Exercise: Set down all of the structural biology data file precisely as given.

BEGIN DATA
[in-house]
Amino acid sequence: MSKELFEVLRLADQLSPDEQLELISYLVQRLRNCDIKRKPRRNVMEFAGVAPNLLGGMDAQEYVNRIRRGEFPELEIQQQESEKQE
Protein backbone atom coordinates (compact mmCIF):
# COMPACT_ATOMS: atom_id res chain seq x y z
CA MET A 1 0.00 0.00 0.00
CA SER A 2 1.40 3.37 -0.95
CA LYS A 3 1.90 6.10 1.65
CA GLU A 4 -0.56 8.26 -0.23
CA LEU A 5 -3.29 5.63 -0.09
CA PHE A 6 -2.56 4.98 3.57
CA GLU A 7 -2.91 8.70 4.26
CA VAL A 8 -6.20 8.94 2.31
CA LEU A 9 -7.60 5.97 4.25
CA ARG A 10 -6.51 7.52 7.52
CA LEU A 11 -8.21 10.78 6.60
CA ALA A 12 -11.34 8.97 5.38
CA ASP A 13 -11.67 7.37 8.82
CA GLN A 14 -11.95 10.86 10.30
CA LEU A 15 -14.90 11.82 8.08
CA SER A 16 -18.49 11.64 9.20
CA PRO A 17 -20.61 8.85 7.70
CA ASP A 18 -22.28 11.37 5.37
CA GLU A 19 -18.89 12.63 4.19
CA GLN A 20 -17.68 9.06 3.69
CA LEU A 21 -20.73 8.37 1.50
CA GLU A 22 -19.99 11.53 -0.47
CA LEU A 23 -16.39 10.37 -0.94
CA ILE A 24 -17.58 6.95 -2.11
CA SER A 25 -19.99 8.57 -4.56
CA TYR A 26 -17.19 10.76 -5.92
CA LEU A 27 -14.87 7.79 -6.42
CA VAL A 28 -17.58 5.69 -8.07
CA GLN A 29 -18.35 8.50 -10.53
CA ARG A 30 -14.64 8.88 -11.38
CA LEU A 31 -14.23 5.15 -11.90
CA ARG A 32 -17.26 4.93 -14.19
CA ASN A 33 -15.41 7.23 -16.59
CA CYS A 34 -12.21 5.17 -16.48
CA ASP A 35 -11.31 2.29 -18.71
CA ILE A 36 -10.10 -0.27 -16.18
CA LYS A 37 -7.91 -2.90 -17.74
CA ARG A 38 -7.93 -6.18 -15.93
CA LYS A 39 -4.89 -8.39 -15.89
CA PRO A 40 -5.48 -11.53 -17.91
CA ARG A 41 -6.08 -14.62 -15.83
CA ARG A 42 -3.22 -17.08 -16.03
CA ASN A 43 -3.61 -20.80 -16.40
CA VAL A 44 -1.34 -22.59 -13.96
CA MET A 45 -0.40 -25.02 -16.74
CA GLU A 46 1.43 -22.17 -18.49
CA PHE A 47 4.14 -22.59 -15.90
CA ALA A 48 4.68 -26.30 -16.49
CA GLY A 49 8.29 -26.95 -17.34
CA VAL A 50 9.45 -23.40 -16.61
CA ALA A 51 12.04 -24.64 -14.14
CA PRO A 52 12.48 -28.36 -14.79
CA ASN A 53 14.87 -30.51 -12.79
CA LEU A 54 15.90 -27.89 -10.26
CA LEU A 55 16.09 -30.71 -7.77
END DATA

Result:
[in-house]
Amino acid sequence: MSKELFEVLRLADQLSPDEQLELISYLVQRLRNCDIKRKPRRNVMEFAGVAPNLLGGMDAQEYVNRIRRGEFPELEIQQQESEKQE
Protein backbone atom coordinates (compact mmCIF):
# COMPACT_ATOMS: atom_id res chain seq x y z
CA MET A 1 0.00 0.00 0.00
CA SER A 2 1.40 3.37 -0.95
CA LYS A 3 1.90 6.10 1.65
CA GLU A 4 -0.56 8.26 -0.23
CA LEU A 5 -3.29 5.63 -0.09
CA PHE A 6 -2.56 4.98 3.57
CA GLU A 7 -2.91 8.70 4.26
CA VAL A 8 -6.20 8.94 2.31
CA LEU A 9 -7.60 5.97 4.25
CA ARG A 10 -6.51 7.52 7.52
CA LEU A 11 -8.21 10.78 6.60
CA ALA A 12 -11.34 8.97 5.38
CA ASP A 13 -11.67 7.37 8.82
CA GLN A 14 -11.95 10.86 10.30
CA LEU A 15 -14.90 11.82 8.08
CA SER A 16 -18.49 11.64 9.20
CA PRO A 17 -20.61 8.85 7.70
CA ASP A 18 -22.28 11.37 5.37
CA GLU A 19 -18.89 12.63 4.19
CA GLN A 20 -17.68 9.06 3.69
CA LEU A 21 -20.73 8.37 1.50
CA GLU A 22 -19.99 11.53 -0.47
CA LEU A 23 -16.39 10.37 -0.94
CA ILE A 24 -17.58 6.95 -2.11
CA SER A 25 -19.99 8.57 -4.56
CA TYR A 26 -17.19 10.76 -5.92
CA LEU A 27 -14.87 7.79 -6.42
CA VAL A 28 -17.58 5.69 -8.07
CA GLN A 29 -18.35 8.50 -10.53
CA ARG A 30 -14.64 8.88 -11.38
CA LEU A 31 -14.23 5.15 -11.90
CA ARG A 32 -17.26 4.93 -14.19
CA ASN A 33 -15.41 7.23 -16.59
CA CYS A 34 -12.21 5.17 -16.48
CA ASP A 35 -11.31 2.29 -18.71
CA ILE A 36 -10.10 -0.27 -16.18
CA LYS A 37 -7.91 -2.90 -17.74
CA ARG A 38 -7.93 -6.18 -15.93
CA LYS A 39 -4.89 -8.39 -15.89
CA PRO A 40 -5.48 -11.53 -17.91
CA ARG A 41 -6.08 -14.62 -15.83
CA ARG A 42 -3.22 -17.08 -16.03
CA ASN A 43 -3.61 -20.80 -16.40
CA VAL A 44 -1.34 -22.59 -13.96
CA MET A 45 -0.40 -25.02 -16.74
CA GLU A 46 1.43 -22.17 -18.49
CA PHE A 47 4.14 -22.59 -15.90
CA ALA A 48 4.68 -26.30 -16.49
CA GLY A 49 8.29 -26.95 -17.34
CA VAL A 50 9.45 -23.40 -16.61
CA ALA A 51 12.04 -24.64 -14.14
CA PRO A 52 12.48 -28.36 -14.79
CA ASN A 53 14.87 -30.51 -12.79
CA LEU A 54 15.90 -27.89 -10.26
CA LEU A 55 16.09 -30.71 -7.77